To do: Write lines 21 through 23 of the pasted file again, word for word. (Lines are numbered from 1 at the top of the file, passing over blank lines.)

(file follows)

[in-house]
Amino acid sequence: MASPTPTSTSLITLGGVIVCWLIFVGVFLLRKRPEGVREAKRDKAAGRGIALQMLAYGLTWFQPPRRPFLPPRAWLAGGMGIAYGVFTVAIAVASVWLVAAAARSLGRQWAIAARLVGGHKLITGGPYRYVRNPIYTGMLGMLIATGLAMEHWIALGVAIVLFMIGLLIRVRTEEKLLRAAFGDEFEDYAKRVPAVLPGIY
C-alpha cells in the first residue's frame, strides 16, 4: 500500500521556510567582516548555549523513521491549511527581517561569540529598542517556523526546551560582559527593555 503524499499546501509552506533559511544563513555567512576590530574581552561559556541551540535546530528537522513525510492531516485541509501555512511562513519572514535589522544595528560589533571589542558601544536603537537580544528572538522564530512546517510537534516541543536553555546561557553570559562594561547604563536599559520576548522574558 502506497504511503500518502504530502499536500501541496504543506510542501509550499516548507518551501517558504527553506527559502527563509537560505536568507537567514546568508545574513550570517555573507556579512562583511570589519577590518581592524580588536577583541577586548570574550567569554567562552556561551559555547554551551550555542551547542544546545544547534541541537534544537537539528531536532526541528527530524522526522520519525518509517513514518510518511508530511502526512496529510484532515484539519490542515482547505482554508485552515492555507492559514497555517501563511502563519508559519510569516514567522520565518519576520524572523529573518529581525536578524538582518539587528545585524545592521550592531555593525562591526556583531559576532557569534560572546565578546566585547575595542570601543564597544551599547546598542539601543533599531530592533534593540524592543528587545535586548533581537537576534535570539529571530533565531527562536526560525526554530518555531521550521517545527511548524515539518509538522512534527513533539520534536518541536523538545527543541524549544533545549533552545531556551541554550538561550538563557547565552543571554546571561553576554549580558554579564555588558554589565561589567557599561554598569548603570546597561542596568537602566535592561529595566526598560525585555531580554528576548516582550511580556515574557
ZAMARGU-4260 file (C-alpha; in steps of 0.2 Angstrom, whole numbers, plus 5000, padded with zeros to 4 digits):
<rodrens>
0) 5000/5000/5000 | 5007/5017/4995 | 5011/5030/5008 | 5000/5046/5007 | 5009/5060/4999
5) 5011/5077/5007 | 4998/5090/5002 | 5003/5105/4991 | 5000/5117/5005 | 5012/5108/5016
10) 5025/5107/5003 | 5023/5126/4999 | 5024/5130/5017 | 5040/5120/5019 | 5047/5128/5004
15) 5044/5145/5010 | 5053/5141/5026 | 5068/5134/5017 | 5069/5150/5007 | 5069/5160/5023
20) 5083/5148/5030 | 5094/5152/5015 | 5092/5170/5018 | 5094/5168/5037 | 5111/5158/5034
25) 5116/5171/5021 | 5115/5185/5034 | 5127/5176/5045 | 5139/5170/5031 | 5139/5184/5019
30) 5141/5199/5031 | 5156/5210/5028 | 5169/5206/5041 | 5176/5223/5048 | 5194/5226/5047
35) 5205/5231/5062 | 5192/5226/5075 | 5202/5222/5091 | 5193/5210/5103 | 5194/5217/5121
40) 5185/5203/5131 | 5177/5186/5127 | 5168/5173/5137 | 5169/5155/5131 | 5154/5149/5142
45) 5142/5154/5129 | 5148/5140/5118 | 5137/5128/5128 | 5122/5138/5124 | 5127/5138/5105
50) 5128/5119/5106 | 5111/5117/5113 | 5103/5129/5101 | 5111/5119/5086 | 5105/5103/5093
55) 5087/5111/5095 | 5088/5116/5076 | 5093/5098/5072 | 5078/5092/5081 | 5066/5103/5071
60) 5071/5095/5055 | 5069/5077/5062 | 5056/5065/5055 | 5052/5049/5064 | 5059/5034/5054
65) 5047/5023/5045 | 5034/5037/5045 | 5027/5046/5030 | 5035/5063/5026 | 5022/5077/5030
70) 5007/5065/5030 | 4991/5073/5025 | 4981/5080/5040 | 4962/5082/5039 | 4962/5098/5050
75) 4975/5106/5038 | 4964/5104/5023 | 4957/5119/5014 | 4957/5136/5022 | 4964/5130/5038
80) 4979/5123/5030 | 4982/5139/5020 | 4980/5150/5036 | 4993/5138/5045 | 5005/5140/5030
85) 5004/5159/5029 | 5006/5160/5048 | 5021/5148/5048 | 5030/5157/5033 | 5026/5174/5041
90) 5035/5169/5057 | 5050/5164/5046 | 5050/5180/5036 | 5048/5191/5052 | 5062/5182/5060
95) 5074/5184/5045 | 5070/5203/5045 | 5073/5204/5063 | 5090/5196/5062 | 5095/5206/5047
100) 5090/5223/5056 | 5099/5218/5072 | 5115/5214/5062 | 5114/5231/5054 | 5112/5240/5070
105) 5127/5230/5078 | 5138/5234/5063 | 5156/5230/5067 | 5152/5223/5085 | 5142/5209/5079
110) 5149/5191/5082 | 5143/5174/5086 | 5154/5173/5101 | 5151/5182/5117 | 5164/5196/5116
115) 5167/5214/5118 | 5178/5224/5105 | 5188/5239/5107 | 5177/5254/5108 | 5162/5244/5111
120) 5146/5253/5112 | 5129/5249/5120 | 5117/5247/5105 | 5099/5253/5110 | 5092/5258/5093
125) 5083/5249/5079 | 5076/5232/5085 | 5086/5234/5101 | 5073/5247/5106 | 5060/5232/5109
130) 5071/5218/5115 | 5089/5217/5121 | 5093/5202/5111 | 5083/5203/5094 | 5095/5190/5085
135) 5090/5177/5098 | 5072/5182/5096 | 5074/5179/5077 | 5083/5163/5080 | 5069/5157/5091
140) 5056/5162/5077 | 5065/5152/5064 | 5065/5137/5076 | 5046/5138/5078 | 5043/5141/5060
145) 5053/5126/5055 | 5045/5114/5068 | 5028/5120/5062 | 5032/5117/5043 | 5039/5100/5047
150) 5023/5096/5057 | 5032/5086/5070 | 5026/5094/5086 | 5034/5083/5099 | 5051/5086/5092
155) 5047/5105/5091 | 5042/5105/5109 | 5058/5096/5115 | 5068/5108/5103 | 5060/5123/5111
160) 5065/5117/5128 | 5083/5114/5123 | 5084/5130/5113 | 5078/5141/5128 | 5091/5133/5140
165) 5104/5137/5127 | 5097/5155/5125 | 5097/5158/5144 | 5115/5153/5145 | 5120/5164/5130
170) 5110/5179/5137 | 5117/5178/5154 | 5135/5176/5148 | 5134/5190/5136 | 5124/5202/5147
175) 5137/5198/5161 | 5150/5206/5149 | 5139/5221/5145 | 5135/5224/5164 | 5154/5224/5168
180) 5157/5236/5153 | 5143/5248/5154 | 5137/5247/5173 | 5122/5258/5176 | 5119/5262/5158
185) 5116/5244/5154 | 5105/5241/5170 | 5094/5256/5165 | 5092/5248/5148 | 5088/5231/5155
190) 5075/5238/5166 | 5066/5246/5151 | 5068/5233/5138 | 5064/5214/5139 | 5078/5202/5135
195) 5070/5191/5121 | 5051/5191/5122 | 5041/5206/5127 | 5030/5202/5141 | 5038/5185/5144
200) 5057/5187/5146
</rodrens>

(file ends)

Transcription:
75) 4975/5106/5038 | 4964/5104/5023 | 4957/5119/5014 | 4957/5136/5022 | 4964/5130/5038
80) 4979/5123/5030 | 4982/5139/5020 | 4980/5150/5036 | 4993/5138/5045 | 5005/5140/5030
85) 5004/5159/5029 | 5006/5160/5048 | 5021/5148/5048 | 5030/5157/5033 | 5026/5174/5041